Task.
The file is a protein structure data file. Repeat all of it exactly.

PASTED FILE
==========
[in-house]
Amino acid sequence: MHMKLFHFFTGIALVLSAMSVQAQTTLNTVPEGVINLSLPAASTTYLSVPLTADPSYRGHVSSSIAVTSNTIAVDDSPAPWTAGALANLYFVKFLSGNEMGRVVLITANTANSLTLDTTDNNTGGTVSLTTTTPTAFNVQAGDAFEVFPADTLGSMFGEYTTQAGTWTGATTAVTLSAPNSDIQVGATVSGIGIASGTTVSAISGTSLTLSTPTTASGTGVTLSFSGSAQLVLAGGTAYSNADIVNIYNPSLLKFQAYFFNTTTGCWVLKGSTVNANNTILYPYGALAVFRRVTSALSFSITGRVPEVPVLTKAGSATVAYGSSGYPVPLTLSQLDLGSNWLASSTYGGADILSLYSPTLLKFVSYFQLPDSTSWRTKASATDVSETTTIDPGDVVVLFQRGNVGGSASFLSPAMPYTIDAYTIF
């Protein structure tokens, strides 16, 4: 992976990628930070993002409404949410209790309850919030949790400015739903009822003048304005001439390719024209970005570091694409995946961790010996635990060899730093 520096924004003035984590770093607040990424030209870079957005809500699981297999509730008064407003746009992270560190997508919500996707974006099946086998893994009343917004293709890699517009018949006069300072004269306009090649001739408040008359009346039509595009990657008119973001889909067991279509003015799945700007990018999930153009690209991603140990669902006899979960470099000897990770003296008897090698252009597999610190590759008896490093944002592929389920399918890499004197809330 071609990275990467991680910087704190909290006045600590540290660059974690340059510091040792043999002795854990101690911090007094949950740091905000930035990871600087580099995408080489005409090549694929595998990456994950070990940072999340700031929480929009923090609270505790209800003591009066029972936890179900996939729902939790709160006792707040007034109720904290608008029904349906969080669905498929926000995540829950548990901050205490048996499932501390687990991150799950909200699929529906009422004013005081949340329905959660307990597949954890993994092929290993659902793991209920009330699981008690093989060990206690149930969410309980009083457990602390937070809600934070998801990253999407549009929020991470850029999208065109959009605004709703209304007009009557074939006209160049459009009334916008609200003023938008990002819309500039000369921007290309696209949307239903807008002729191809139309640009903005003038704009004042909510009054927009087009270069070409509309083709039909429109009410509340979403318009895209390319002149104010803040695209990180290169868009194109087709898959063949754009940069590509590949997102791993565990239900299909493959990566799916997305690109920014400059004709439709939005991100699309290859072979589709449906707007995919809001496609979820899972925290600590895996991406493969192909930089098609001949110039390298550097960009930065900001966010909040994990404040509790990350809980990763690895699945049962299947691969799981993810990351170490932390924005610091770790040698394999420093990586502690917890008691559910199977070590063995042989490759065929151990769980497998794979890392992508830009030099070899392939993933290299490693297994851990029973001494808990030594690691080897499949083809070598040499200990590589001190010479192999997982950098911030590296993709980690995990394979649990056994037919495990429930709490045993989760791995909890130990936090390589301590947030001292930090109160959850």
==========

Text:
[in-house]
Amino acid sequence: MHMKLFHFFTGIALVLSAMSVQAQTTLNTVPEGVINLSLPAASTTYLSVPLTADPSYRGHVSSSIAVTSNTIAVDDSPAPWTAGALANLYFVKFLSGNEMGRVVLITANTANSLTLDTTDNNTGGTVSLTTTTPTAFNVQAGDAFEVFPADTLGSMFGEYTTQAGTWTGATTAVTLSAPNSDIQVGATVSGIGIASGTTVSAISGTSLTLSTPTTASGTGVTLSFSGSAQLVLAGGTAYSNADIVNIYNPSLLKFQAYFFNTTTGCWVLKGSTVNANNTILYPYGALAVFRRVTSALSFSITGRVPEVPVLTKAGSATVAYGSSGYPVPLTLSQLDLGSNWLASSTYGGADILSLYSPTLLKFVSYFQLPDSTSWRTKASATDVSETTTIDPGDVVVLFQRGNVGGSASFLSPAMPYTIDAYTIF
């Protein structure tokens, strides 16, 4: 992976990628930070993002409404949410209790309850919030949790400015739903009822003048304005001439390719024209970005570091694409995946961790010996635990060899730093 520096924004003035984590770093607040990424030209870079957005809500699981297999509730008064407003746009992270560190997508919500996707974006099946086998893994009343917004293709890699517009018949006069300072004269306009090649001739408040008359009346039509595009990657008119973001889909067991279509003015799945700007990018999930153009690209991603140990669902006899979960470099000897990770003296008897090698252009597999610190590759008896490093944002592929389920399918890499004197809330 071609990275990467991680910087704190909290006045600590540290660059974690340059510091040792043999002795854990101690911090007094949950740091905000930035990871600087580099995408080489005409090549694929595998990456994950070990940072999340700031929480929009923090609270505790209800003591009066029972936890179900996939729902939790709160006792707040007034109720904290608008029904349906969080669905498929926000995540829950548990901050205490048996499932501390687990991150799950909200699929529906009422004013005081949340329905959660307990597949954890993994092929290993659902793991209920009330699981008690093989060990206690149930969410309980009083457990602390937070809600934070998801990253999407549009929020991470850029999208065109959009605004709703209304007009009557074939006209160049459009009334916008609200003023938008990002819309500039000369921007290309696209949307239903807008002729191809139309640009903005003038704009004042909510009054927009087009270069070409509309083709039909429109009410509340979403318009895209390319002149104010803040695209990180290169868009194109087709898959063949754009940069590509590949997102791993565990239900299909493959990566799916997305690109920014400059004709439709939005991100699309290859072979589709449906707007995919809001496609979820899972925290600590895996991406493969192909930089098609001949110039390298550097960009930065900001966010909040994990404040509790990350809980990763690895699945049962299947691969799981993810990351170490932390924005610091770790040698394999420093990586502690917890008691559910199977070590063995042989490759065929151990769980497998794979890392992508830009030099070899392939993933290299490693297994851990029973001494808990030594690691080897499949083809070598040499200990590589001190010479192999997982950098911030590296993709980690995990394979649990056994037919495990429930709490045993989760791995909890130990936090390589301590947030001292930090109160959850």